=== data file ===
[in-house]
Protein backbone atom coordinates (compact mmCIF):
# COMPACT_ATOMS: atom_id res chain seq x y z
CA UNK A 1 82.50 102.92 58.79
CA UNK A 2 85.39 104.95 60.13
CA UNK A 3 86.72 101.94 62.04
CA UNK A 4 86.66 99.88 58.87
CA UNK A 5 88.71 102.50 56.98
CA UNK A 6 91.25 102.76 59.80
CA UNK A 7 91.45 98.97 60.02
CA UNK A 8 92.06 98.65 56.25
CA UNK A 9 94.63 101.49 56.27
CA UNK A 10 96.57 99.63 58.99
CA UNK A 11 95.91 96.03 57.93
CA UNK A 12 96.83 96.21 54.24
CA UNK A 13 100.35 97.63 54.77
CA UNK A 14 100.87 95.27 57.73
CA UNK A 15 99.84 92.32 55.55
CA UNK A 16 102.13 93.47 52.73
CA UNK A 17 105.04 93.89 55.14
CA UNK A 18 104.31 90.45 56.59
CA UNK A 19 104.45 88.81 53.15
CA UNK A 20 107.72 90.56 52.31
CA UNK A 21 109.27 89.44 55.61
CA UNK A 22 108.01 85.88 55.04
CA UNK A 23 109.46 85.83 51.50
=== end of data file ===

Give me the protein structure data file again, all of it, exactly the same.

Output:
[in-house]
Protein backbone atom coordinates (compact mmCIF):
# COMPACT_ATOMS: atom_id res chain seq x y z
CA UNK A 1 82.50 102.92 58.79
CA UNK A 2 85.39 104.95 60.13
CA UNK A 3 86.72 101.94 62.04
CA UNK A 4 86.66 99.88 58.87
CA UNK A 5 88.71 102.50 56.98
CA UNK A 6 91.25 102.76 59.80
CA UNK A 7 91.45 98.97 60.02
CA UNK A 8 92.06 98.65 56.25
CA UNK A 9 94.63 101.49 56.27
CA UNK A 10 96.57 99.63 58.99
CA UNK A 11 95.91 96.03 57.93
CA UNK A 12 96.83 96.21 54.24
CA UNK A 13 100.35 97.63 54.77
CA UNK A 14 100.87 95.27 57.73
CA UNK A 15 99.84 92.32 55.55
CA UNK A 16 102.13 93.47 52.73
CA UNK A 17 105.04 93.89 55.14
CA UNK A 18 104.31 90.45 56.59
CA UNK A 19 104.45 88.81 53.15
CA UNK A 20 107.72 90.56 52.31
CA UNK A 21 109.27 89.44 55.61
CA UNK A 22 108.01 85.88 55.04
CA UNK A 23 109.46 85.83 51.50